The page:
Central Bank of Japan: No Single Digital Currency Can Dominate the World
This is not an arms race, but the tension stemming from the current battle between central banks makes it feel like one. With the exception of the United States, the world’s major economic powers are working to launch their own central bank digital currency (CBDC) as soon as possible. Slightly ahead of the curve with tests already underway for its digital currency, China is a kind of scarecrow in this race. This particularly worries Anthony Pompliano, who thinks the advance taken by the Chinese could prove detrimental to the Americans. However, in this atmosphere of worry, the Central Bank of Japan seems calm in claiming that no single digital currency can dominate the world. We will explain all in this article.
Central Bank of Japan unimpressed by China’s advance
Kenji Okamura, Japan’s Deputy Minister of Finance for International Affairs, recently expressed concern about China’s CBDC. The top Japanese official, sensing his country’s delay in this matter, said, “The advantage of first-come is something we should be afraid of.” While this reaffirms the authorities’ desire to try and avoid suffering the dominance of the digital yuan, his view is not shared by the Central Bank of Japan.
Kazushige Kamiyama, who is responsible for leading the national CBDC project within the institution, has just made a statement in total opposition to that of Kenji Okamura. He believes that what is currently seen as an advantage for China’s neighbour is not one for them. He goes further by saying that this could even become a disadvantage in the current race. “I don’t think a single digital currency will dominate the world, as long as every country makes every effort to improve its own system,” Kamiyama said.
Make progress by improving on the mistakes of other central banks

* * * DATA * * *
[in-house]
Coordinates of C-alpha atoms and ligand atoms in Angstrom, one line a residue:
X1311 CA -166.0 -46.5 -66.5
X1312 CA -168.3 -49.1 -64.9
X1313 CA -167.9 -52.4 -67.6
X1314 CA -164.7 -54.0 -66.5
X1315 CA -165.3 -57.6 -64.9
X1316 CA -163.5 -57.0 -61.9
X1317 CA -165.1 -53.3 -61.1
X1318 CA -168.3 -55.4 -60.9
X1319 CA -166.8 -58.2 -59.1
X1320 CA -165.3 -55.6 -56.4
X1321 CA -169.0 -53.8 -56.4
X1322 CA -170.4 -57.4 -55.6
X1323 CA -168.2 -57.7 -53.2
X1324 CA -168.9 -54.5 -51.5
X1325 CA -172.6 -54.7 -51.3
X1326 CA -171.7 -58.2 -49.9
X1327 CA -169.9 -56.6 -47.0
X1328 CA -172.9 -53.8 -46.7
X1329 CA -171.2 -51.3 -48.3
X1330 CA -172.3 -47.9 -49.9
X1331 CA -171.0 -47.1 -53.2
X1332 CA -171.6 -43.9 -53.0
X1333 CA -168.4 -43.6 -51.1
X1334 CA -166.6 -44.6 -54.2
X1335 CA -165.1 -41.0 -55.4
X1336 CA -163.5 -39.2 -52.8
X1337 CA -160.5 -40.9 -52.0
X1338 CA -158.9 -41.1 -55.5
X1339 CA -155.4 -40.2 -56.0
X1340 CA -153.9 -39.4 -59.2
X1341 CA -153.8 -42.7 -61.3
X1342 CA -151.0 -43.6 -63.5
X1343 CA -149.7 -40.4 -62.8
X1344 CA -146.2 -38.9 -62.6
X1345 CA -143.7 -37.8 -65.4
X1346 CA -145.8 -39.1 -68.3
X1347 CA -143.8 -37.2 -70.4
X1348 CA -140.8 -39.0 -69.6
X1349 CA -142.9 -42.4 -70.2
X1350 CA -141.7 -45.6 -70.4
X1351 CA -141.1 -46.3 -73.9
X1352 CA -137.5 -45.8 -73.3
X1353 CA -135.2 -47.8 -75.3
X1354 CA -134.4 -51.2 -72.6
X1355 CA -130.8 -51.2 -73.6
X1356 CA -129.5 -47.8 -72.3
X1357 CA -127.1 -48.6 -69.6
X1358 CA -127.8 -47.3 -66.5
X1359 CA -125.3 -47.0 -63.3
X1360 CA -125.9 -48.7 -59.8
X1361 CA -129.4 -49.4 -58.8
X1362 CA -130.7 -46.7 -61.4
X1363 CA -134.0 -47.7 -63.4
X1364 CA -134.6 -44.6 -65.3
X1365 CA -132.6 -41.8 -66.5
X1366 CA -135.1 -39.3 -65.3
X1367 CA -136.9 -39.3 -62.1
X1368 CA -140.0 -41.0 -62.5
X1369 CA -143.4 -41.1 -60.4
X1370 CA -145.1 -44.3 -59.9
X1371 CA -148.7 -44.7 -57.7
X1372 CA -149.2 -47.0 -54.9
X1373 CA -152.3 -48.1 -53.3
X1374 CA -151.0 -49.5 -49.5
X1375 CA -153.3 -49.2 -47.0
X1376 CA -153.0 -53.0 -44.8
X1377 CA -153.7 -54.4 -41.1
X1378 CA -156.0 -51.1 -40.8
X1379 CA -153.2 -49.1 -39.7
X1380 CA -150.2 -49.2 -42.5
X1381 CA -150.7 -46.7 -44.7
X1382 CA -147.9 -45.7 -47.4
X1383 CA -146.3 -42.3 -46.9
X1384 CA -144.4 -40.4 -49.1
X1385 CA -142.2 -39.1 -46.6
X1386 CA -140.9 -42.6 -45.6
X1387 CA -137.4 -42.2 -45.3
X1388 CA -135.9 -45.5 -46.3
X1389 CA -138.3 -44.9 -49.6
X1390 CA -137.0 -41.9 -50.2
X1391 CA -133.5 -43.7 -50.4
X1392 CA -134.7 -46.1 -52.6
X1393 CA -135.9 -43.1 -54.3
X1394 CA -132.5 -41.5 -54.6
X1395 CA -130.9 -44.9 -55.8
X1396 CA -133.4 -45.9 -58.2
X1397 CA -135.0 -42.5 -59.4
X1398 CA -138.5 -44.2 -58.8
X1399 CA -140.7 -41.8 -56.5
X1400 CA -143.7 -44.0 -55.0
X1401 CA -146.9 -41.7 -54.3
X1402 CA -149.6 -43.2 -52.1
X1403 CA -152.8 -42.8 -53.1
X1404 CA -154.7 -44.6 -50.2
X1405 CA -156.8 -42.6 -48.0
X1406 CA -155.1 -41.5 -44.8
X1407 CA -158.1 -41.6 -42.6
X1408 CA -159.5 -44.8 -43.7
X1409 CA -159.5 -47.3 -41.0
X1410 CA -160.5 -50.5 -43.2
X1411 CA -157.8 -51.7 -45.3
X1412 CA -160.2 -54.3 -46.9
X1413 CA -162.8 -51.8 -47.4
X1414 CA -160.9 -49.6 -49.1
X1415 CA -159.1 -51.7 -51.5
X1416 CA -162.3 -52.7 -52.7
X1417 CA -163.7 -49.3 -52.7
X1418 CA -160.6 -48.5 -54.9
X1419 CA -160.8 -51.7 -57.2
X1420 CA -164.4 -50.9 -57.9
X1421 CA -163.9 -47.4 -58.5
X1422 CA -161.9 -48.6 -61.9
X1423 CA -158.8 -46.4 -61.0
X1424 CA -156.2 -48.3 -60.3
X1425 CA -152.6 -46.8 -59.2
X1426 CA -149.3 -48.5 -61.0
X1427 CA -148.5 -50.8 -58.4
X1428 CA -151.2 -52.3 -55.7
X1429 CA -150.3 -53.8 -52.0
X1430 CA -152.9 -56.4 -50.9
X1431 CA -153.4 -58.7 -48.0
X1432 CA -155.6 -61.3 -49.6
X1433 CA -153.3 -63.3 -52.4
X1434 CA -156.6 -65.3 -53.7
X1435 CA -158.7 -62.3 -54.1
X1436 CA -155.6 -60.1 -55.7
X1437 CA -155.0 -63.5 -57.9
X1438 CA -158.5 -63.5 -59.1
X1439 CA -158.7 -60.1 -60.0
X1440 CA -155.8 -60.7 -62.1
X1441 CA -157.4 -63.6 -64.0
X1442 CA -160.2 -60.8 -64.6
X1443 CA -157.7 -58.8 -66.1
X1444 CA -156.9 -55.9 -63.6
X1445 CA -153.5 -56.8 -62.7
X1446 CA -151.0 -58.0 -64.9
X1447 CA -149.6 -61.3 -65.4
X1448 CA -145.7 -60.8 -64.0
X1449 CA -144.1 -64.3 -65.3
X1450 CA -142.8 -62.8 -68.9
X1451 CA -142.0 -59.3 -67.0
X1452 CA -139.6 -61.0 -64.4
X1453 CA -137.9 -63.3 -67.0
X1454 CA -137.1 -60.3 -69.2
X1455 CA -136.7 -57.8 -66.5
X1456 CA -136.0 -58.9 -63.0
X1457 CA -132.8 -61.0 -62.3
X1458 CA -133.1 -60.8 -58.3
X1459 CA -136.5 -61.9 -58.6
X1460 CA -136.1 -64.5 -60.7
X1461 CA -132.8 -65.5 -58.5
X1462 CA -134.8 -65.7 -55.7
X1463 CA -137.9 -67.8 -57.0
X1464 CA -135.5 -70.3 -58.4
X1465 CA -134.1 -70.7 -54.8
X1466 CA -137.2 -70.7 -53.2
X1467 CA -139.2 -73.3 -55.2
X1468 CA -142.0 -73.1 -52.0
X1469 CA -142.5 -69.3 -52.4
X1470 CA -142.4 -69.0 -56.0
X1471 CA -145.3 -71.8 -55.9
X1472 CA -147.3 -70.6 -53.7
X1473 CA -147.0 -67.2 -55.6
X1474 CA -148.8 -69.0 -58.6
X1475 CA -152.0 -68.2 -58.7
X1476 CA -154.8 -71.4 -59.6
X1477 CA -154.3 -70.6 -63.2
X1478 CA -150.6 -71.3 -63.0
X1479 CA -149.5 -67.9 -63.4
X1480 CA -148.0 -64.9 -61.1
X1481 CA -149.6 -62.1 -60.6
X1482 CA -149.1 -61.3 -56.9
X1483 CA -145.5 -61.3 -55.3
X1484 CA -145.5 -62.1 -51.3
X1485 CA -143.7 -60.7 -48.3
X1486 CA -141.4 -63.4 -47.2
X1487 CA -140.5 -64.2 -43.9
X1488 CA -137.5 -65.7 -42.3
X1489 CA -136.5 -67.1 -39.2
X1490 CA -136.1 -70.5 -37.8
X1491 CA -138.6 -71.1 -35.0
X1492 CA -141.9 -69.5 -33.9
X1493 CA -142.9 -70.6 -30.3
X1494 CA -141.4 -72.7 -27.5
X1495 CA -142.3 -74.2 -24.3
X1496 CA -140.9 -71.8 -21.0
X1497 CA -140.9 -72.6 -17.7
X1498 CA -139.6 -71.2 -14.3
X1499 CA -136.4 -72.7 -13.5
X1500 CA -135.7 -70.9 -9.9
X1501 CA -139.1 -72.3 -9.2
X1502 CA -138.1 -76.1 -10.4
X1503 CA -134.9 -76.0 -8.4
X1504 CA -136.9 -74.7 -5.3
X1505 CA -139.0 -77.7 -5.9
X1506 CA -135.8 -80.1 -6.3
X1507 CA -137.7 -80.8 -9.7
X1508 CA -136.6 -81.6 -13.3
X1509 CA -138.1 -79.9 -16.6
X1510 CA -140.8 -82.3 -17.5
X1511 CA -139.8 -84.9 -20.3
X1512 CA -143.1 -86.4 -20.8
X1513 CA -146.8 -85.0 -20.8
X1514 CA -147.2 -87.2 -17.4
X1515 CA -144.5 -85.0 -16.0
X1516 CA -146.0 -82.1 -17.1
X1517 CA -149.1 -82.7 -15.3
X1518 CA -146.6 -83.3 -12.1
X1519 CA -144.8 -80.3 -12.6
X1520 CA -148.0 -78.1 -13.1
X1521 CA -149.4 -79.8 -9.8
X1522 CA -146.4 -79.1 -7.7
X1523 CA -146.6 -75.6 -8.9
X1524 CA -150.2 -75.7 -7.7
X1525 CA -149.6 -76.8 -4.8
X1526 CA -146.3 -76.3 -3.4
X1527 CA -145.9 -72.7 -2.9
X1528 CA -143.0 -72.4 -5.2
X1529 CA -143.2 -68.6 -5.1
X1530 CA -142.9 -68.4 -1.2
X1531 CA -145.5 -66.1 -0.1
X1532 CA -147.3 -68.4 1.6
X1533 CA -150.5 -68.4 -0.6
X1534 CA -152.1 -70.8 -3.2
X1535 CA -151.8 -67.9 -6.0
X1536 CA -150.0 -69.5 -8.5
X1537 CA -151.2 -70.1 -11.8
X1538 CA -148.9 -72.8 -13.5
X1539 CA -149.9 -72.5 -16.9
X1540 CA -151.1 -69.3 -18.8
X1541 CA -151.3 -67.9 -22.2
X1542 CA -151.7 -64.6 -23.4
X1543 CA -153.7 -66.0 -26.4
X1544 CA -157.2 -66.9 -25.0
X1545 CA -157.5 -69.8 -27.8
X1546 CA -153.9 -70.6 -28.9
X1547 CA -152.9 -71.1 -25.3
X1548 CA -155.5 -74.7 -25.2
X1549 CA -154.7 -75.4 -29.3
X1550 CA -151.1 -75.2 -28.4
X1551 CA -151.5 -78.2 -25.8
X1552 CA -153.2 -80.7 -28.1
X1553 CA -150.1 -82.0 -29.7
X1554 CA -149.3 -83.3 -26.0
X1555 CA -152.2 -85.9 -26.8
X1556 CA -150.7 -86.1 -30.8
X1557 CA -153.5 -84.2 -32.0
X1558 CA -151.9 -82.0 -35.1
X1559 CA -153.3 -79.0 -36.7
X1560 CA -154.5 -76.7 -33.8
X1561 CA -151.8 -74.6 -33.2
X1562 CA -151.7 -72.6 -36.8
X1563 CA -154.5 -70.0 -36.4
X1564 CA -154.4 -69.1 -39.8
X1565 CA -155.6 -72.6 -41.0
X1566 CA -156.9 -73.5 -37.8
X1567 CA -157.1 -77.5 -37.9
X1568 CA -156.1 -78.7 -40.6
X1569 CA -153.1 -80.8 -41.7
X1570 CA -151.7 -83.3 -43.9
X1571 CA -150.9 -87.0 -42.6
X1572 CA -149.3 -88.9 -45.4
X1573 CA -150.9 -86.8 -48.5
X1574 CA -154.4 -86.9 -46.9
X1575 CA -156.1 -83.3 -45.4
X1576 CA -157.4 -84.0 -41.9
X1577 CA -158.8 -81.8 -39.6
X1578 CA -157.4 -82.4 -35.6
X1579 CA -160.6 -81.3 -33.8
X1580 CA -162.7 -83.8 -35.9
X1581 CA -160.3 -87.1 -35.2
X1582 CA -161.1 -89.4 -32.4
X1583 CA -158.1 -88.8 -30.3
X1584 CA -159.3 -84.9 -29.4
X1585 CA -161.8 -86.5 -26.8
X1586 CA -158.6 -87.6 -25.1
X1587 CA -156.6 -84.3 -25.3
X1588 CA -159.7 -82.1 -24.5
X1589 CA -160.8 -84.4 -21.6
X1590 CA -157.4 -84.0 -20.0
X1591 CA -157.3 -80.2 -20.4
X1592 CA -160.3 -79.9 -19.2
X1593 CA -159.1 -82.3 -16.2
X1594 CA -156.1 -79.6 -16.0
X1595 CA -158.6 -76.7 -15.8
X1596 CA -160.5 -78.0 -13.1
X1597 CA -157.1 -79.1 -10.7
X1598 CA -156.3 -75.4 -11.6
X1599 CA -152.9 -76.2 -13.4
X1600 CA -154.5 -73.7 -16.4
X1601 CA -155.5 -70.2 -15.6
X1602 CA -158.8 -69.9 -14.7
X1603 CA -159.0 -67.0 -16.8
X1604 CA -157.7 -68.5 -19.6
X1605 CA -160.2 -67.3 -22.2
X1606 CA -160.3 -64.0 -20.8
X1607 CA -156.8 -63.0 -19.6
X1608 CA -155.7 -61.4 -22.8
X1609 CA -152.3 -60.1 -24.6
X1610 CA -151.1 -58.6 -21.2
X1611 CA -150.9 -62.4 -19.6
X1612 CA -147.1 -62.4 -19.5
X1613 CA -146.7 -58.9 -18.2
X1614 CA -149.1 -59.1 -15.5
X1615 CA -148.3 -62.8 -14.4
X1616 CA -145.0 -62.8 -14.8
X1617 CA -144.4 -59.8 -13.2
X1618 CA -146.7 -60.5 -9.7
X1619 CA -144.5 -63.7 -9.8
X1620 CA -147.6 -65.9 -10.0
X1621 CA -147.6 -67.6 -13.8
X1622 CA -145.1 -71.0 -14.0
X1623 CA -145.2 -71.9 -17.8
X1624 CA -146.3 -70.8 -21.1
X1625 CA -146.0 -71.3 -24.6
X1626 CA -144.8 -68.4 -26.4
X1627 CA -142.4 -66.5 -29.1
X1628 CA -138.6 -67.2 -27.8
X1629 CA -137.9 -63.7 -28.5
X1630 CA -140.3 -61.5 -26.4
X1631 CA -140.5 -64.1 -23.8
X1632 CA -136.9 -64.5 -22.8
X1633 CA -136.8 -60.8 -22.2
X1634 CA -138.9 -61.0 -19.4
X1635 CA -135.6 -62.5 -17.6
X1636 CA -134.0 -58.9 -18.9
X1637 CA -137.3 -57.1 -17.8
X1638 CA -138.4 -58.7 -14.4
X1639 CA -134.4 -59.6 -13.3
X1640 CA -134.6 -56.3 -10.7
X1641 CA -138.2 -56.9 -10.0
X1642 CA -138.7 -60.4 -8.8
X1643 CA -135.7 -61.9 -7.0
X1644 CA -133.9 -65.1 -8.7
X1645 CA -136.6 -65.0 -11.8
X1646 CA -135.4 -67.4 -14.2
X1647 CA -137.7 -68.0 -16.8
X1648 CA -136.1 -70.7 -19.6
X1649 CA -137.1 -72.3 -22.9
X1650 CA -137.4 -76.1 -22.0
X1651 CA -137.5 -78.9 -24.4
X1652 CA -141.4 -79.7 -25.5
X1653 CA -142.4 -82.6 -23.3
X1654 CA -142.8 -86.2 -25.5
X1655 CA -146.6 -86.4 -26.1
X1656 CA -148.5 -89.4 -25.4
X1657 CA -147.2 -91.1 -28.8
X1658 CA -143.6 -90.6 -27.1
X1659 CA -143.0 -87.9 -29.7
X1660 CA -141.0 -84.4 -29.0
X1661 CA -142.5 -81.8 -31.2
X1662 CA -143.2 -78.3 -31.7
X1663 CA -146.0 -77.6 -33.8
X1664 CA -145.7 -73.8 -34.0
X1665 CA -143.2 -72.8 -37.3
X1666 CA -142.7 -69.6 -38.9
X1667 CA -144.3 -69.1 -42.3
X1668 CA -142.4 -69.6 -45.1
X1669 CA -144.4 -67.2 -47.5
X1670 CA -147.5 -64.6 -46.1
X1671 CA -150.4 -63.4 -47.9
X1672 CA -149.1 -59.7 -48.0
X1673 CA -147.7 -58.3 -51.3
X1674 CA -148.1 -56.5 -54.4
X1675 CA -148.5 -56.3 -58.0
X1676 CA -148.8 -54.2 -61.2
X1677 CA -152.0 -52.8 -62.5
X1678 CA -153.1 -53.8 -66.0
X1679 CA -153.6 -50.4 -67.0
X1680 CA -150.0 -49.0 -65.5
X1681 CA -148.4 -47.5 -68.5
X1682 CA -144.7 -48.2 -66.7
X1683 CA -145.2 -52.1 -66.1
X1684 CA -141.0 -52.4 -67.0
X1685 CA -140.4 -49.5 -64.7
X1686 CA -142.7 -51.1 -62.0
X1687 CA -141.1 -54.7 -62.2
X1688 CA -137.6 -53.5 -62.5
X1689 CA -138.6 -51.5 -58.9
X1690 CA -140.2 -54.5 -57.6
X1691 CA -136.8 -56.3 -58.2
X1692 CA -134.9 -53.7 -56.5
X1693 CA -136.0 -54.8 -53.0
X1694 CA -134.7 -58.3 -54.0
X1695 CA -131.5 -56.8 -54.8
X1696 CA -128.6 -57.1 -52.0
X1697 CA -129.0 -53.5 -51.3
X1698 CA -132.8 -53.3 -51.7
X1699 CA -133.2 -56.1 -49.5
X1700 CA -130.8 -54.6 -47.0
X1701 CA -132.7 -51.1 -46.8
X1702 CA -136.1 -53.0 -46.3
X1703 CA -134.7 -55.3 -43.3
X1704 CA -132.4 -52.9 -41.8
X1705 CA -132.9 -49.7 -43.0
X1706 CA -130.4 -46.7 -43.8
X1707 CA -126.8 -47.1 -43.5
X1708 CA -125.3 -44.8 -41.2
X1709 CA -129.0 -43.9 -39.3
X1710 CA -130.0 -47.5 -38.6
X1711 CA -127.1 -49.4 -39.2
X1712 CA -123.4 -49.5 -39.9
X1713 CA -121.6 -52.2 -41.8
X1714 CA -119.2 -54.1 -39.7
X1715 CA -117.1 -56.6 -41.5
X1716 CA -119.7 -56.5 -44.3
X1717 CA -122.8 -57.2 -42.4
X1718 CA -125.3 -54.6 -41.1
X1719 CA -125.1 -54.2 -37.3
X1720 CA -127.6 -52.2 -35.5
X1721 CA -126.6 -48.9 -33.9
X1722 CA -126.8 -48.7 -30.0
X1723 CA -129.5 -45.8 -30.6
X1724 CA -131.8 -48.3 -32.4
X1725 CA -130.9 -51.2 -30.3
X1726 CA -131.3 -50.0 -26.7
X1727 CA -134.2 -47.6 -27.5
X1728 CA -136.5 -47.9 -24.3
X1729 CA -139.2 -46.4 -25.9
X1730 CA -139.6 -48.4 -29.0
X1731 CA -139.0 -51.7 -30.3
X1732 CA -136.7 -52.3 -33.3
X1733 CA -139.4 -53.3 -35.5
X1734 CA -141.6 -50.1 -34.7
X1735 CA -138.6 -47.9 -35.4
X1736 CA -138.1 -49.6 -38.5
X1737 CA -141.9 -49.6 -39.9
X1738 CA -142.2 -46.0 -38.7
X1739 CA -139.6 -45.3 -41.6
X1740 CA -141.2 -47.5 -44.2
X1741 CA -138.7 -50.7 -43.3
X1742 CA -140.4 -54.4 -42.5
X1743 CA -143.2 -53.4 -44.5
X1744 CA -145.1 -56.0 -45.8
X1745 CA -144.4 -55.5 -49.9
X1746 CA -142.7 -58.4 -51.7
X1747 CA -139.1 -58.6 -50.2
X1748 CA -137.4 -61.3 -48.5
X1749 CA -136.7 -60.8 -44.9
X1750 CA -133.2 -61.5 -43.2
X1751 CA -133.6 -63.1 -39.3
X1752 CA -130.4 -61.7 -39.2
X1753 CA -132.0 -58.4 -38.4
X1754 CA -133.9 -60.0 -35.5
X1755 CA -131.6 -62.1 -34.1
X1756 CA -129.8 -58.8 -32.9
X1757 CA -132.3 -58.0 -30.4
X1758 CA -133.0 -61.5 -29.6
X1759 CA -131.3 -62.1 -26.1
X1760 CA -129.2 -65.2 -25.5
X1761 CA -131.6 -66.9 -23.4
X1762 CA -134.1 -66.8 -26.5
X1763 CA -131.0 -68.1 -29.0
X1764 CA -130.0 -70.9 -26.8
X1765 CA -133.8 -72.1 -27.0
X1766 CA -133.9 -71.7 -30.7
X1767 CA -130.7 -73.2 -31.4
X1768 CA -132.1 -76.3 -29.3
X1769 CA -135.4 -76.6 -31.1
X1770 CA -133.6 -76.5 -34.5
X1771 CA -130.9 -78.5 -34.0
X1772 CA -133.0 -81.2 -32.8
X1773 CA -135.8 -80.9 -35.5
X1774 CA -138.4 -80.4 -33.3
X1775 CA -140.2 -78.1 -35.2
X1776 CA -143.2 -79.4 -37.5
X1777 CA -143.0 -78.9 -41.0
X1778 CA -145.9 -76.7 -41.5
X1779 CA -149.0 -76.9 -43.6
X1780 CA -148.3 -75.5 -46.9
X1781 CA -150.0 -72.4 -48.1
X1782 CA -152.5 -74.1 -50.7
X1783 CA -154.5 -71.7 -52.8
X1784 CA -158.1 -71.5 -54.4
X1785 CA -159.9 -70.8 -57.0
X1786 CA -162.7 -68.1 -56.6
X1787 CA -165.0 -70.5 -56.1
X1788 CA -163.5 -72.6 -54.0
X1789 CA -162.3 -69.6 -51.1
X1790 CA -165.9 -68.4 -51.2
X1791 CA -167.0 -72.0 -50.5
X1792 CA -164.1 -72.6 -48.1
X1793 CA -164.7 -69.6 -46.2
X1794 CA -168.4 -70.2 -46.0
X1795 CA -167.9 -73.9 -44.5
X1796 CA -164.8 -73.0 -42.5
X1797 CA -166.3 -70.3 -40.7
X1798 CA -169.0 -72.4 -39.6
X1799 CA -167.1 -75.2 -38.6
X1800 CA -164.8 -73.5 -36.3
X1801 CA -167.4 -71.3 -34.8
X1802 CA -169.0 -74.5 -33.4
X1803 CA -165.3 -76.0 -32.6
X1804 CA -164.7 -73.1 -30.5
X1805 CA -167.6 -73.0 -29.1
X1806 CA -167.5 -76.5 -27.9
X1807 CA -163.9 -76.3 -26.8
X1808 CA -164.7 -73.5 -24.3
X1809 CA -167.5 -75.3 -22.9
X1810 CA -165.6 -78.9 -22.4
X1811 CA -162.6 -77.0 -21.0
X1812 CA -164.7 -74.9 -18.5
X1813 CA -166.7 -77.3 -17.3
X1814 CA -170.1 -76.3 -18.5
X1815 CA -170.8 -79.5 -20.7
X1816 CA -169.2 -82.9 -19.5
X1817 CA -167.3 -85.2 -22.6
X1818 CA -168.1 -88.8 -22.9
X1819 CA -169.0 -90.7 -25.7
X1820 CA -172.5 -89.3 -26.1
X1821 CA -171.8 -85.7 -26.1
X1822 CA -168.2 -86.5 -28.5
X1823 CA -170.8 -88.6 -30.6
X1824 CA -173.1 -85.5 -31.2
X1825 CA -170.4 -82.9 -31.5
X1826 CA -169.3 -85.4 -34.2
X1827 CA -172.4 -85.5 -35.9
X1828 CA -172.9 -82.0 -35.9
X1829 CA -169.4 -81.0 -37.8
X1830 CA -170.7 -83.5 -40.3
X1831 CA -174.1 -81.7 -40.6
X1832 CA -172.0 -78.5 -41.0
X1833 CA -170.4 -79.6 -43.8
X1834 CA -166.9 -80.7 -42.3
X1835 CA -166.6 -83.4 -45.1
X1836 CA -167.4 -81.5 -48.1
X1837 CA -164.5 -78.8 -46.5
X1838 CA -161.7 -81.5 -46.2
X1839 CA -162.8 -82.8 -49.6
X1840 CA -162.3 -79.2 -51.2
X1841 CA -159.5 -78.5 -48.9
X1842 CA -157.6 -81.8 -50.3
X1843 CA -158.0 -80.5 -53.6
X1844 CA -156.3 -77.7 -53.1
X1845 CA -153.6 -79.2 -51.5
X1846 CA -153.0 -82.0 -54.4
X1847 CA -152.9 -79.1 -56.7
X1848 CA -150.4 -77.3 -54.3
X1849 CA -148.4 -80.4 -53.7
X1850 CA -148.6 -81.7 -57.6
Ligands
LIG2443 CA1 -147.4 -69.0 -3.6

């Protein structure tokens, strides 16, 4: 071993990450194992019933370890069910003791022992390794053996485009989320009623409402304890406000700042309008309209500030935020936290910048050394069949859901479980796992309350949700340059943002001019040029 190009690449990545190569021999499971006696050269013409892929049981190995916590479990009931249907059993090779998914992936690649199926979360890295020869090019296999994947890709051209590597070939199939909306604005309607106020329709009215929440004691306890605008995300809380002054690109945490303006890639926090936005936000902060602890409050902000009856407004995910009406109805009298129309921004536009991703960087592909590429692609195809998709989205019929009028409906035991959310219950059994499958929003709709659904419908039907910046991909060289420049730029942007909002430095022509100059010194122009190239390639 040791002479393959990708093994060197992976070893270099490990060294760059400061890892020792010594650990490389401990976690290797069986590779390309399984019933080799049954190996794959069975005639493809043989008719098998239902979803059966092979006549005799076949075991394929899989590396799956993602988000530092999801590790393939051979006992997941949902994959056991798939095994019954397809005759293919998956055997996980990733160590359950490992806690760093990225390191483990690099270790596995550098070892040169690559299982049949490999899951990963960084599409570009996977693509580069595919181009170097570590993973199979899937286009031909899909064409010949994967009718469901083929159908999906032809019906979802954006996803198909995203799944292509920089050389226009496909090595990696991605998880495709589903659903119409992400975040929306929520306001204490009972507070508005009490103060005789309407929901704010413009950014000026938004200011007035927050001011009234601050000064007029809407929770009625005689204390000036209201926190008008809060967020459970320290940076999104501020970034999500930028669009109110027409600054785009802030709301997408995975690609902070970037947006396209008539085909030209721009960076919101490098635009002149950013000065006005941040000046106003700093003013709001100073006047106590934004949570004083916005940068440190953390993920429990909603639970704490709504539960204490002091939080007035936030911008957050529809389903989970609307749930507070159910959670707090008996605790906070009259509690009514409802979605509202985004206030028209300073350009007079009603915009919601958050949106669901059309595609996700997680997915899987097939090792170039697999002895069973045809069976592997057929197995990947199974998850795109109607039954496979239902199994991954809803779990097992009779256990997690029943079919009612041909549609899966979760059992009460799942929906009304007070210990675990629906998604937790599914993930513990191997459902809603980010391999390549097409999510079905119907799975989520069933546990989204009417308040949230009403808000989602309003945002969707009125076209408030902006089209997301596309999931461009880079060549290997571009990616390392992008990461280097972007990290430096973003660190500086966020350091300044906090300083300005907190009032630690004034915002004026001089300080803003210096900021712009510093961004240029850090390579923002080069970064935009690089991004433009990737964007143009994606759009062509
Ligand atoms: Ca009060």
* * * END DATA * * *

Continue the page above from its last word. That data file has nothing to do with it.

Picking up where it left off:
Mr. Kamiyama’s view is true, in that the difficulties China faces after the launch of its CBDC could serve as a useful lesson to other countries. This is precisely what he is counting on, even if he only half-heartedly acknowledges it. “We would like to follow what other central banks are doing and learn from them, not only from China, but also from other countries,” he admits.
Mr. Kamiyama also discussed some technical details regarding the launch of Japan’s digital currency. He thus raised the possibility of setting caps on the amount minted, and on the amount of assets that entities would be legally allowed to hold. Such measures would, in his view, serve to prevent the flight of capital from commercial banks.
While it is true that Japan and other nations will be able to improve by scrutinising what is being done in China, this principle also holds true for China. This release proves once again that the global CBDC race is more than ever in full swing. Place your bets!
Just your average global millennial embracing, and interested in, the future of money and finance. Excited by blockchain tech as well as fintech but have a special passion for DeFi and Yield Farming, what will this technological disruption bring next?